This time around, I'm going to work on a research project with the Brazilian equivalent of the USDA (EMBRAPA) for six months looking at the environmental impacts and productivity of growing corn with different sources of nitrogen. Sounds a lot more legit than ,"I'm going to work on a farm in Thailand, and I'm not really sure what they grow yet." This trip has admittedly a little more structure going into it. There's a set research plan, I have colleagues I've already talked with, and the work is should be a great experience as a scientist and student. But I'll dig into that in the next post.
First, I want to stick to the personal side of things, and the ups and downs of the first two weeks. My journey got off to a bumpy start as I watched the single baggage carousel at the Petrolina airport slowly lose travelers, until I was the only one left twiddling my thumbs. Both my checked bags were nowhere to be found. I quickly realized that I might be in over my head as the airport employee tasked with filling out the recovery form knew no English at all. I had been working on my Portuguese for a few months, but all the Duolingo apps in the world didn't seem like enough practice to understand his rapid words after 24 hours of flying. I eventually muddled my way through the form using pictures of luggage to describe my items, and was assured that my bags would arrive within a couple of days via Google Translate.
With all the time it took for the forms to be filled out, all the taxis had left for the night, as only one flight arrives to Petrolina each day. I spent the next hour lamenting my bad baggage luck and trying to ask people to call me a taxi, eventually getting through to one woman who contacted her friend who owned a taxi. The sun had already gone down, but I sat with relief in the passenger seat. The driver was a woman with a face weathered by years of what I can only assume are smiles. She didn't speak a word of English, but proceeded to tell me everything about the city she had lived in her whole life as we drove through the night. I understood about 10%, but she kept talking, I think knowing I needed someone to fill the lonely silence. As she dropped my off, she handed me her card and said I could call any hour of the day. I had made my first friend.
The next few days I took to the task of settling into my new apartment and city for the next half year. I unpacked everything I could, but it didn't feel like enough with the vast majority of my items still on their way. I walked for hours on the city's streets, saddened by the hot and dry air that wound its way through the cobbled streets and buildings, many of which seemed long empty. Even the riverside beach was paired with an apocalyptic fairground that sagged under the heat. I was convinced this was a hot and lonely place.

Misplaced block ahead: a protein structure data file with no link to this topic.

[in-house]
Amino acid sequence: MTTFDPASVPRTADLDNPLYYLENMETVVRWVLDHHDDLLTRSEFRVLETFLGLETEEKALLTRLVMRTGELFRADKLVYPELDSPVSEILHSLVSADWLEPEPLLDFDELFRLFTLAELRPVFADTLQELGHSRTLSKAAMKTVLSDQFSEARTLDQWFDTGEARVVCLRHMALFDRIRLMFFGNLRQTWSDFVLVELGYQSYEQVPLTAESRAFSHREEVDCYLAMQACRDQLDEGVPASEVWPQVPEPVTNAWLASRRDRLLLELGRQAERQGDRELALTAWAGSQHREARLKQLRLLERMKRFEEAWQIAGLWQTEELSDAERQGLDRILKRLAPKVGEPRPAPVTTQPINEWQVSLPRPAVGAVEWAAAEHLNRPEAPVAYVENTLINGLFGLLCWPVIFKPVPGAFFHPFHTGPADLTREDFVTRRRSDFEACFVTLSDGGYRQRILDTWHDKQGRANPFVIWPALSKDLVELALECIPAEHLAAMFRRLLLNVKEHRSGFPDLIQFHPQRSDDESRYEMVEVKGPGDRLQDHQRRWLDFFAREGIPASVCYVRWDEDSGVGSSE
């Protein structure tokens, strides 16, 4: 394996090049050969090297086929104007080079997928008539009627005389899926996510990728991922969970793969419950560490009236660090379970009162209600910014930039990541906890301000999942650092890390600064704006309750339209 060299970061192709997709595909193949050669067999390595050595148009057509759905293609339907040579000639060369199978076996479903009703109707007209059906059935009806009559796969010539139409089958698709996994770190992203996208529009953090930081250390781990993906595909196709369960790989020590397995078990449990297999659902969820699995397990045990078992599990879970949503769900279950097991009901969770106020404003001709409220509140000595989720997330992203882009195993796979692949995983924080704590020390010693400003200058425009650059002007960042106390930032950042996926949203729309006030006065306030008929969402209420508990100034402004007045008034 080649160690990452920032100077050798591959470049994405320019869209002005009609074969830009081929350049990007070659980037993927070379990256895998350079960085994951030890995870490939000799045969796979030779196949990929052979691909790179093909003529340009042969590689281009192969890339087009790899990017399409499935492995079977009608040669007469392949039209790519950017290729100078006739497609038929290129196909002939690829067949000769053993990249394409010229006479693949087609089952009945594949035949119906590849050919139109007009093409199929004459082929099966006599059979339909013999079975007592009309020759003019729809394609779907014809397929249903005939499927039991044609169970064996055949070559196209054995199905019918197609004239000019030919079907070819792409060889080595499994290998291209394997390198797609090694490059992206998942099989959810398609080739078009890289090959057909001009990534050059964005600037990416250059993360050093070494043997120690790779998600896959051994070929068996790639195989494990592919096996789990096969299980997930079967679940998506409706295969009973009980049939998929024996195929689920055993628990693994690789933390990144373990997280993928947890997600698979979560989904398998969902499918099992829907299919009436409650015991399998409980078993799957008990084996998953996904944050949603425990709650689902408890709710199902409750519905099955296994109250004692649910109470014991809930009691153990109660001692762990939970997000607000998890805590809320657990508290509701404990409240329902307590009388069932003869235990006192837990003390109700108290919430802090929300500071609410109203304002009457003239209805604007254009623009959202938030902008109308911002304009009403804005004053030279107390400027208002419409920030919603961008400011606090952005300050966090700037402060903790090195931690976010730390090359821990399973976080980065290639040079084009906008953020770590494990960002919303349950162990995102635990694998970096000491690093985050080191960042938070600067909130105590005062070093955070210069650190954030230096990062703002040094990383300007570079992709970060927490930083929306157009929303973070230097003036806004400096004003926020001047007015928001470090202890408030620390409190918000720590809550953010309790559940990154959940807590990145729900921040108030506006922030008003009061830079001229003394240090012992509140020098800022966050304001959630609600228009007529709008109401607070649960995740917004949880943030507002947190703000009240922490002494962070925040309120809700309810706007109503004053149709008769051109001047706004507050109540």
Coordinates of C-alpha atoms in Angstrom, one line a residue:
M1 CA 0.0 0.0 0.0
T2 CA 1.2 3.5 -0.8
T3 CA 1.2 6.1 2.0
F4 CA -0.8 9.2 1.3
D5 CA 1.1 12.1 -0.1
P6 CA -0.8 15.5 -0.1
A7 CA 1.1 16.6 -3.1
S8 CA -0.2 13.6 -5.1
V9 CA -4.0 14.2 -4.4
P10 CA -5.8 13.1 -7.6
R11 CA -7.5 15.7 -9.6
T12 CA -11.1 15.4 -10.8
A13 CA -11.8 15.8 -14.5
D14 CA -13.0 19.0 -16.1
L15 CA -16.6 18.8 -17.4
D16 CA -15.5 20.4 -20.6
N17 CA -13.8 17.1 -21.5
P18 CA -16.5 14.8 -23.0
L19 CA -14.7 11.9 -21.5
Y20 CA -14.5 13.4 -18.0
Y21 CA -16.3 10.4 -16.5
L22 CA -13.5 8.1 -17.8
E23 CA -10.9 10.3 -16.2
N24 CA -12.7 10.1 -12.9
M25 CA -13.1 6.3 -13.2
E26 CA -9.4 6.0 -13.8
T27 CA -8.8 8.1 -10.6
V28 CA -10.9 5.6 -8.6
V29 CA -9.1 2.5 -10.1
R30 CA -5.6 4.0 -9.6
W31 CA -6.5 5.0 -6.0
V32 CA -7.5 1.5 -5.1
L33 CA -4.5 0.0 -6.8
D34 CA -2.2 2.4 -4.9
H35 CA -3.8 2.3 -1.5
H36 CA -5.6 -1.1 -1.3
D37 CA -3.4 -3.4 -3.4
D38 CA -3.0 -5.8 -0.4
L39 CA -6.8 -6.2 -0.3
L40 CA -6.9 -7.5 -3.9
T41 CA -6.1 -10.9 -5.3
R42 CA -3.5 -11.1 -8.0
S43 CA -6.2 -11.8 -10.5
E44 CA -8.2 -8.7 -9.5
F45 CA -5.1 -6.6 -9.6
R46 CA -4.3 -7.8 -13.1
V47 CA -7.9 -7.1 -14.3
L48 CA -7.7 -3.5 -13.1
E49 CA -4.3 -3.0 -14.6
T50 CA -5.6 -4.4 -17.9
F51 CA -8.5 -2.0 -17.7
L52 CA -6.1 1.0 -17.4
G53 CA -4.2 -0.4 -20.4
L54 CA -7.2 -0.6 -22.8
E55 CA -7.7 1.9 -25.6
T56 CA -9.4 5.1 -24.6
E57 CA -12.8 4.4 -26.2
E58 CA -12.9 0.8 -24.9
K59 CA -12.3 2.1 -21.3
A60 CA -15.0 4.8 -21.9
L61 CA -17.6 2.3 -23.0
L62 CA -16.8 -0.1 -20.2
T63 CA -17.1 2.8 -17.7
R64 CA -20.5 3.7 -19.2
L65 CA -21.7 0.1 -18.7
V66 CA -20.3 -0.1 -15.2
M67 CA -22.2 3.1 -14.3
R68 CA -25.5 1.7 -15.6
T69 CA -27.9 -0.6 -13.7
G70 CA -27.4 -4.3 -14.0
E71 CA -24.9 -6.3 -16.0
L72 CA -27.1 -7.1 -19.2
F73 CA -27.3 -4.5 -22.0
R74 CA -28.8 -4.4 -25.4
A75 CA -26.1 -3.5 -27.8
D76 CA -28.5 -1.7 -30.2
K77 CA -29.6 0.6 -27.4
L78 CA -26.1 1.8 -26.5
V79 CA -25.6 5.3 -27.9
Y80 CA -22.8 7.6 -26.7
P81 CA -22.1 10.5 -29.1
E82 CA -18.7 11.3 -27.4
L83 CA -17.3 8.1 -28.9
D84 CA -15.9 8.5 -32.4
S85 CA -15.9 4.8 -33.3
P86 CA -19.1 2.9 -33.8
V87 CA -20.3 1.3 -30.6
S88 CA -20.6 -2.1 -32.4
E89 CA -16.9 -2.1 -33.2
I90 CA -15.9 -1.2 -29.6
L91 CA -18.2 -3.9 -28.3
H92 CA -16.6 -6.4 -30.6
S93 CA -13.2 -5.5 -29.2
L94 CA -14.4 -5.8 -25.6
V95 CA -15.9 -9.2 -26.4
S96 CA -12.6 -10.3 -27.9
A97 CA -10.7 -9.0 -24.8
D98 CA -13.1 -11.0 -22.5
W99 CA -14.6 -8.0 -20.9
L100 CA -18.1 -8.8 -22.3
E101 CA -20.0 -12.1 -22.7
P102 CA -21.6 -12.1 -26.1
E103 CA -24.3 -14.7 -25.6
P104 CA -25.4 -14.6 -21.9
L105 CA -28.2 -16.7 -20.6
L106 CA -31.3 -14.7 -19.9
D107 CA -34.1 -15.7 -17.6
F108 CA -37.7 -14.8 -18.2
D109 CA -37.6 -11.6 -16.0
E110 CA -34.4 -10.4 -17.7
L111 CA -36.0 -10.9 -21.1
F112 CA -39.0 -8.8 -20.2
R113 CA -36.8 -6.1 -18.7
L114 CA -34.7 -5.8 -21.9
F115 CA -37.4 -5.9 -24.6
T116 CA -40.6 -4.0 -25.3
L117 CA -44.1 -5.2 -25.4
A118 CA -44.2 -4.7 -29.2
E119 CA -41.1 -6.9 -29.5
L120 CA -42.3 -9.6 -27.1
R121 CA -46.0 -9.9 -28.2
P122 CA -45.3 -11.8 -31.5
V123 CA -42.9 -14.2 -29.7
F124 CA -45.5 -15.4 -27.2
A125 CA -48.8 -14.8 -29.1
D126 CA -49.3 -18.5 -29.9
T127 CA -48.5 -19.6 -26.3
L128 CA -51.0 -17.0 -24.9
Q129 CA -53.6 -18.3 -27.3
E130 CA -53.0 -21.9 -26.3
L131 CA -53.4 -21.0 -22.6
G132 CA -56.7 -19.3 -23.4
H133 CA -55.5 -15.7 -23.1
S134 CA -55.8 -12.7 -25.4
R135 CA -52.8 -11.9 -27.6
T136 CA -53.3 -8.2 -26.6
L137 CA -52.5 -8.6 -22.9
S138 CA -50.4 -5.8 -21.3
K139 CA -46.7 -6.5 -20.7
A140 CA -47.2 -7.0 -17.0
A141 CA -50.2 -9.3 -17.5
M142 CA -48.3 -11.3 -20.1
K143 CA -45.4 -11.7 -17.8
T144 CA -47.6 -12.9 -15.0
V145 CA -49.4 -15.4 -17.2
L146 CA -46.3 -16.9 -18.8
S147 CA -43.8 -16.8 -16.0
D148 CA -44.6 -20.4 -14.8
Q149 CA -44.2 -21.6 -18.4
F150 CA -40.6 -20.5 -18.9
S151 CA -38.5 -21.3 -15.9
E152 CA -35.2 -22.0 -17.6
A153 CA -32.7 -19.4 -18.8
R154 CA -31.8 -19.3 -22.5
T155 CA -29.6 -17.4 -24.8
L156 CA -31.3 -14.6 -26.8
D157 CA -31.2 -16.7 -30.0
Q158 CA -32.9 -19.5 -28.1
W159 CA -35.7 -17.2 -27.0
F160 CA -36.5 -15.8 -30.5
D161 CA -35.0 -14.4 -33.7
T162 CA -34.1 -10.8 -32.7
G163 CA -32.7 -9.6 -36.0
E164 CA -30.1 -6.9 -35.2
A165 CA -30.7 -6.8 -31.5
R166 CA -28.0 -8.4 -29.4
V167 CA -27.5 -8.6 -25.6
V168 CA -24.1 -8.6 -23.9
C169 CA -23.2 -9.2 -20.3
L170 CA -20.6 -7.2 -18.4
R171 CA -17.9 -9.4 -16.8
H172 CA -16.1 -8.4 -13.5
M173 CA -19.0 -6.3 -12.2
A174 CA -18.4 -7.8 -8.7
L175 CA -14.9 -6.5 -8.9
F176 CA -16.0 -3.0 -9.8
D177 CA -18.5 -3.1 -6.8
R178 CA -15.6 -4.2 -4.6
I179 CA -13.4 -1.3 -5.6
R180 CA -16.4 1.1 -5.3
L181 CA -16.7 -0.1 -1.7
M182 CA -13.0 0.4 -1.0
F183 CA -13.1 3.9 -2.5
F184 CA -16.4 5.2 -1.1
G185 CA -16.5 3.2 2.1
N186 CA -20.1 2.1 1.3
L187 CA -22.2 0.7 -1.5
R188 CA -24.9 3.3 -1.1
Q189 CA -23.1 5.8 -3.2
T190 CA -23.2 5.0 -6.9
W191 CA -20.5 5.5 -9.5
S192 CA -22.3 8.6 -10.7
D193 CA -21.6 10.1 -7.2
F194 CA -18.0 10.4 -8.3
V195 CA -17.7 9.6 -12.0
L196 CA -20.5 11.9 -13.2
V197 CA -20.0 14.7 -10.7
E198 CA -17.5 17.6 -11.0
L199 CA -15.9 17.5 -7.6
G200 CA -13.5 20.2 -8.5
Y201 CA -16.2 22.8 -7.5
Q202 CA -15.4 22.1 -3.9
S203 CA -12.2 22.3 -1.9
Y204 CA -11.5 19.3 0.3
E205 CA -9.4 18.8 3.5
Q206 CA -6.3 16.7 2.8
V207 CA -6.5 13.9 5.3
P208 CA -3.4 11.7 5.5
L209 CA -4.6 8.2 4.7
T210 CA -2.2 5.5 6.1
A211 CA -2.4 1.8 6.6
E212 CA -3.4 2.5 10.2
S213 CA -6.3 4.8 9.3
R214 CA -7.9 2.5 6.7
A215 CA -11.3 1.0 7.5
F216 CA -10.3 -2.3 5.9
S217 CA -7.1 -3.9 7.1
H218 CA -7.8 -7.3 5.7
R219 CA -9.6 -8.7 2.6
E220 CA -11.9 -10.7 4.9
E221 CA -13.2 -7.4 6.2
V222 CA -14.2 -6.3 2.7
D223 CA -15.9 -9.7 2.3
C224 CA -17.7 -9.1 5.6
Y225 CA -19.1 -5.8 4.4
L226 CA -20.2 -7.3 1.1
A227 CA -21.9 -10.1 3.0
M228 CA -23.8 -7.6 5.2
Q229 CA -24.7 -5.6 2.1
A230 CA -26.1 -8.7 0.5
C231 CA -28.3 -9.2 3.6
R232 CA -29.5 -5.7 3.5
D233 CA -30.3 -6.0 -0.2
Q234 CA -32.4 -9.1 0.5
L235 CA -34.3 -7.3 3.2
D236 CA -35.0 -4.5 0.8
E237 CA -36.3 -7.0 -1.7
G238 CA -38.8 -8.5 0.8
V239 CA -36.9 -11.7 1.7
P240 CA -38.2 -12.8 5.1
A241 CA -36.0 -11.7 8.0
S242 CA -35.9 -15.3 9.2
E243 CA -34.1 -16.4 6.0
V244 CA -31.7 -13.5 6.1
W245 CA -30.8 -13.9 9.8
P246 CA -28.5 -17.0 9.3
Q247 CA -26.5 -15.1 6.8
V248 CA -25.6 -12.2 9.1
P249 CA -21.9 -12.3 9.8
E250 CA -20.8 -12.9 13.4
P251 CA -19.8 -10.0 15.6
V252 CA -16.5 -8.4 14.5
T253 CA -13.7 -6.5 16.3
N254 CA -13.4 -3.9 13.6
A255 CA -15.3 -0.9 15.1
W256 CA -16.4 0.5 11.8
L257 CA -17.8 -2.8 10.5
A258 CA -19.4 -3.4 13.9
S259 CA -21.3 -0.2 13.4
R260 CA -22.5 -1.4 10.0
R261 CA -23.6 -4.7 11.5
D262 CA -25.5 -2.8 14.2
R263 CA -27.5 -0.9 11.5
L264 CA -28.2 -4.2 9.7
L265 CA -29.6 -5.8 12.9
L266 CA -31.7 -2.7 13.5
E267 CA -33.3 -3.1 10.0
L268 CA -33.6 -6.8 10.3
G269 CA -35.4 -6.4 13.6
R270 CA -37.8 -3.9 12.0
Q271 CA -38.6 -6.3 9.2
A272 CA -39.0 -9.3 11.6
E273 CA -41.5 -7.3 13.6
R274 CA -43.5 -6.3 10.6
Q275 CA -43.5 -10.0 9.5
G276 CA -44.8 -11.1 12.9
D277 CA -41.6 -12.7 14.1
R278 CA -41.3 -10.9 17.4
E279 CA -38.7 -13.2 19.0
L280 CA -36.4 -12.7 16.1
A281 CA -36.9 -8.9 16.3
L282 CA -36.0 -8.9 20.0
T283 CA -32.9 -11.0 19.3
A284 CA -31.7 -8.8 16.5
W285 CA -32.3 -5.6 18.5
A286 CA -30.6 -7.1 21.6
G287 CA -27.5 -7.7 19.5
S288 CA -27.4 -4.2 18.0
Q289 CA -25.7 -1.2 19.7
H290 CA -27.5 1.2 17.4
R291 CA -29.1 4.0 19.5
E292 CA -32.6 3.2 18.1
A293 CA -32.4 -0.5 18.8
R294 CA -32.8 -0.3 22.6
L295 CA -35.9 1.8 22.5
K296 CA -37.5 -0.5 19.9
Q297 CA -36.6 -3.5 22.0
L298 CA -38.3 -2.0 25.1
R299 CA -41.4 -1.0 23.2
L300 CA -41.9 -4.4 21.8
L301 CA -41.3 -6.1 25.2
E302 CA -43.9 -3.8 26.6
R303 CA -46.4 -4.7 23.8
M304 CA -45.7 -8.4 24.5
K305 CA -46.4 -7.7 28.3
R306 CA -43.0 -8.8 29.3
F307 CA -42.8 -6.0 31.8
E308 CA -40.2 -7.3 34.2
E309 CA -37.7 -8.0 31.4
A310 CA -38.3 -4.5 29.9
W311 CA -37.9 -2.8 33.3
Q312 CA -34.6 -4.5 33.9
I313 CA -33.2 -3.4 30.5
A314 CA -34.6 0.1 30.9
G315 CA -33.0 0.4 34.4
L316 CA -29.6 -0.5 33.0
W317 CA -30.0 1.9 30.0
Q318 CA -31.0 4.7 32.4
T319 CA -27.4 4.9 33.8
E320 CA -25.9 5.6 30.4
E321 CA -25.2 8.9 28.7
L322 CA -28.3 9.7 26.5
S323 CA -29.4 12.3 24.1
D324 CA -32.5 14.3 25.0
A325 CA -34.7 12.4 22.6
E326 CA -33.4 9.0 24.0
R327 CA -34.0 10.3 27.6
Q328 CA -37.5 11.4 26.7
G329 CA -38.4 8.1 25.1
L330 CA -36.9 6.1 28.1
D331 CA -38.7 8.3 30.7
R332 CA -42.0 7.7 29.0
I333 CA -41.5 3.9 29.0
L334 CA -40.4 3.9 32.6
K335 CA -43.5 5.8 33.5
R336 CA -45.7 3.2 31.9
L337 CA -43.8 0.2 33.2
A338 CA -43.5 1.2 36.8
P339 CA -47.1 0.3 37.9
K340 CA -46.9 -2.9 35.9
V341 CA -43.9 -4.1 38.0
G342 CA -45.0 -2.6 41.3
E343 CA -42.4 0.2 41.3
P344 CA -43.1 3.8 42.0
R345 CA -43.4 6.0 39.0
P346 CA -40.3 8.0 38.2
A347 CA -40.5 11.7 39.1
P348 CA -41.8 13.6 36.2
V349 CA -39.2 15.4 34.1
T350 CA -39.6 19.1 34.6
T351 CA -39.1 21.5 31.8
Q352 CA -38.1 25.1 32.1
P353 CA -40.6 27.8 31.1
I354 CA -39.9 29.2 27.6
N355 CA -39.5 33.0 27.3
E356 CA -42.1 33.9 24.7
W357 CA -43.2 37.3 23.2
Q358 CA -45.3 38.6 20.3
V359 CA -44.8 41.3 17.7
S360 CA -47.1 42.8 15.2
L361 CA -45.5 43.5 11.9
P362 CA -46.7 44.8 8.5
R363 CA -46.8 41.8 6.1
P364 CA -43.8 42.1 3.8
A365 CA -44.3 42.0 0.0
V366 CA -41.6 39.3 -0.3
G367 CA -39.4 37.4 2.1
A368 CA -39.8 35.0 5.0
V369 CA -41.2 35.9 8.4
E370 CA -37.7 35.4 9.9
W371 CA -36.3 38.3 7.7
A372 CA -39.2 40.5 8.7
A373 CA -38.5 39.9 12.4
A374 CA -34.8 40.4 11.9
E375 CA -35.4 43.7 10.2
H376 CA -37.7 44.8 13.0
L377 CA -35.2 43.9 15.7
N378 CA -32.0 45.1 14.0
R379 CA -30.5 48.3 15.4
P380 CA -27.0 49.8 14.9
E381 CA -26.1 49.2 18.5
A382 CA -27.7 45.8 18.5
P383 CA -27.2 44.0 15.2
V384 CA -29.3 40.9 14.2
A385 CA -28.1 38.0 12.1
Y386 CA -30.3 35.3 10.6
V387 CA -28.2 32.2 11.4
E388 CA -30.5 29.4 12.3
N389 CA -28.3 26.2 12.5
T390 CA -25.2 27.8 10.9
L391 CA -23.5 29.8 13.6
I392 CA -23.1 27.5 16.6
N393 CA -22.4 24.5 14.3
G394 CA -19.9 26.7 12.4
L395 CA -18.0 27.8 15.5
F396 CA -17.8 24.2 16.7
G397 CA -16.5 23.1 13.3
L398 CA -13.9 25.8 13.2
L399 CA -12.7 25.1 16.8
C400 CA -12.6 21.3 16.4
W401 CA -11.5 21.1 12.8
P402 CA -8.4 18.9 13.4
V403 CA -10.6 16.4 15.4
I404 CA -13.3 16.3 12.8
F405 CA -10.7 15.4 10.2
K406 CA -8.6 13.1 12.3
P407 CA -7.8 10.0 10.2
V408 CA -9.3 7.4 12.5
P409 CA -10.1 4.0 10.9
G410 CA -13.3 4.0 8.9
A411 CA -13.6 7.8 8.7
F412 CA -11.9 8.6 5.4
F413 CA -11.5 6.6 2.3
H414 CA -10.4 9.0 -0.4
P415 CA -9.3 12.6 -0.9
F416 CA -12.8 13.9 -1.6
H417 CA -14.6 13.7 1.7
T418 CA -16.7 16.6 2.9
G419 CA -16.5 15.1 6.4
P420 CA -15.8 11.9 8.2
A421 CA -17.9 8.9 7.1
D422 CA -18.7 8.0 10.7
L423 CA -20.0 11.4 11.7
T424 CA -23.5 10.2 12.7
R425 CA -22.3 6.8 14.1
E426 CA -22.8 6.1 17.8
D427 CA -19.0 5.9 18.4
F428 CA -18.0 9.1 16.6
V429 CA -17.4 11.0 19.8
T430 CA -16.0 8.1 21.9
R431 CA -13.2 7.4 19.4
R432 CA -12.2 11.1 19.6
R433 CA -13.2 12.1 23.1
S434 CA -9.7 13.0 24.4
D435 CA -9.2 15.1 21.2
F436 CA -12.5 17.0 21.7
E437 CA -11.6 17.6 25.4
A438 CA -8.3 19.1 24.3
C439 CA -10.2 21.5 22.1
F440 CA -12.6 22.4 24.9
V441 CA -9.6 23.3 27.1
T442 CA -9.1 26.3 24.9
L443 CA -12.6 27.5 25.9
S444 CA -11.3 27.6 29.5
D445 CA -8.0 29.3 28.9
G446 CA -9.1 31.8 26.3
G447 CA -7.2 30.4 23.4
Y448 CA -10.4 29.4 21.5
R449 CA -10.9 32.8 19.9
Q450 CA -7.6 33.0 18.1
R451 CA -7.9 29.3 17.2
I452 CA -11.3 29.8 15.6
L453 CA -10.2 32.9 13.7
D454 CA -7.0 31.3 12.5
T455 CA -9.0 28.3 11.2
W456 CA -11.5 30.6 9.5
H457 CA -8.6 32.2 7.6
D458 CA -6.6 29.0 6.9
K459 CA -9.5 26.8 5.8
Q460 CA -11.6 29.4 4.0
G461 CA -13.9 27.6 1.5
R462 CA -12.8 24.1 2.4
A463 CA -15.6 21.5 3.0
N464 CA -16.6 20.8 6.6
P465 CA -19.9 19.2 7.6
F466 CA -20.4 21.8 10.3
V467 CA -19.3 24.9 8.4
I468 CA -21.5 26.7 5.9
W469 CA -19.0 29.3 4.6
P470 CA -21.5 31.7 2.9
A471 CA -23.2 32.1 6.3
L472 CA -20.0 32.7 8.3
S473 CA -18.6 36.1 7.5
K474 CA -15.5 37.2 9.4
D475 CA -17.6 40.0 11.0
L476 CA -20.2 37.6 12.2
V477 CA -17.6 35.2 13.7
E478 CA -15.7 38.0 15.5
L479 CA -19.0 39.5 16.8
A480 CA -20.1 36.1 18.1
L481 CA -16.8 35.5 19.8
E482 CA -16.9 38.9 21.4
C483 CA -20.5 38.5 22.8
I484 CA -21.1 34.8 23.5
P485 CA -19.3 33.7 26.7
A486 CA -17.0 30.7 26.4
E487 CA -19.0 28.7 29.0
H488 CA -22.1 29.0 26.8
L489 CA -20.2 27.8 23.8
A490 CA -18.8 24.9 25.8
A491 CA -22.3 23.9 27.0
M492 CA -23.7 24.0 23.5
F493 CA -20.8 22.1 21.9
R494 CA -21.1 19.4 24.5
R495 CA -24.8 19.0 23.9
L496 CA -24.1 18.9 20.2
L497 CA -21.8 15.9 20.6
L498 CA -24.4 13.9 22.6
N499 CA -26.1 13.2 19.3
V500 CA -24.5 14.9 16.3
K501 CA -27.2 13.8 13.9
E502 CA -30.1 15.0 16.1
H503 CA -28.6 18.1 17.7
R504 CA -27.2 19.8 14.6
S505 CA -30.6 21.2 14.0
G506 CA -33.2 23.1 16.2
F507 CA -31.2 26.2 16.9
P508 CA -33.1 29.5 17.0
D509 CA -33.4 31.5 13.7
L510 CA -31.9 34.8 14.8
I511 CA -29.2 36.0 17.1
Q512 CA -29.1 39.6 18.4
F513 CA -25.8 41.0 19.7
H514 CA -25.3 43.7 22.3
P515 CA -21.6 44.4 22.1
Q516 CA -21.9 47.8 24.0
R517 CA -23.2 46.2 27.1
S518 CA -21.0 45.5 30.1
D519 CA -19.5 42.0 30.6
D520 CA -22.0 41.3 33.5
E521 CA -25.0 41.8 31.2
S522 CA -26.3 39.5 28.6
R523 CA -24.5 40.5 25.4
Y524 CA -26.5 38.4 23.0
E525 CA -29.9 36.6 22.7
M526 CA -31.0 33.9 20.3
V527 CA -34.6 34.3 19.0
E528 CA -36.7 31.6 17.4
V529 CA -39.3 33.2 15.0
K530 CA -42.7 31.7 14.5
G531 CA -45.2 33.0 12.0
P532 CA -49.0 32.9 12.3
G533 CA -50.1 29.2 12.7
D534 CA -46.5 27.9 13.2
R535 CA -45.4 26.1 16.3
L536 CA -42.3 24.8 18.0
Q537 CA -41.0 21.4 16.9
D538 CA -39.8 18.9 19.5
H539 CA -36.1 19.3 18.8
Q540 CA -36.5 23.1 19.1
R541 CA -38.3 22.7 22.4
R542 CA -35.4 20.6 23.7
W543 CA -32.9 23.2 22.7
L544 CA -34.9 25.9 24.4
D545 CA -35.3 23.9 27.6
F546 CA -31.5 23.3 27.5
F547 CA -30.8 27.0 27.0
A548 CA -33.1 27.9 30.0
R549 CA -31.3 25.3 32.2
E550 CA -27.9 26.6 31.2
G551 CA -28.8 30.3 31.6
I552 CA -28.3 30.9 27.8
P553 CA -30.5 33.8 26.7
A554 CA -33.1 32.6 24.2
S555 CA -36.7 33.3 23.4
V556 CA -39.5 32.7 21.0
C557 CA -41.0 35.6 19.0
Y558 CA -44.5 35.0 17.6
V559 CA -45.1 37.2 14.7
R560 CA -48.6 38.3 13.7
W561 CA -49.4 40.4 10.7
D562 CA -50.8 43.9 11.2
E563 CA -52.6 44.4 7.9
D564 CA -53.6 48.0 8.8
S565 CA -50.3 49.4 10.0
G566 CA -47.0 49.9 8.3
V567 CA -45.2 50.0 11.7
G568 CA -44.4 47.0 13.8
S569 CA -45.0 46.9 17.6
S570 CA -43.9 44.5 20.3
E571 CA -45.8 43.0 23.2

My dad likes to say, "There's value in being alone, but not lonely," whenever I strike out to a new location. And while there is some fatherly truth to this saying, I often forget how hard it is to follow those words when I first arrive in a new place. I think back to my time in Thailand and unless I really concentrate, I can't remember the first couple of weeks. I've covered them up with the rosy memories of when I had created friendships and learned to love the town of Mae Mut. And in Brazil, this has been an even harder process in some regards. When I left for my gap year, I wanted to be the lonesome traveler, wandering and wondering. But in the past two years I have put my roots into the southern soil of Atlanta. Gained friends, co-workers, and purpose in my career choice. And found a home I never thought possible with a woman named Grete and a dog named Ranger.
So this time around, it's a lot harder to settle in, to get rid of the loneliness while being alone. The excitement of getting on that plane was compounded with the sense of yearning to keep my feet right where they'd been for over two yeas. And yet, it's the right choice. I have the support of my family, friends and Grete. I'm about to embark on a journey where I get to do some amazing science, create connections with and learn from incredible people, and might even become fluent in Portuguese along the way. As the ache of loneliness starts to dissipate, I've extended my root system into the semiarid and fertile soil of Northeast Brazil. I've met wonderful people at EMBRAPA who I can already call friends, joined a gym, ran a 5K, bought a bike, swam in the river, and even checked out Thor in Portuguese at the theater. I'm on my way to that elusive un-loneliness of being alone.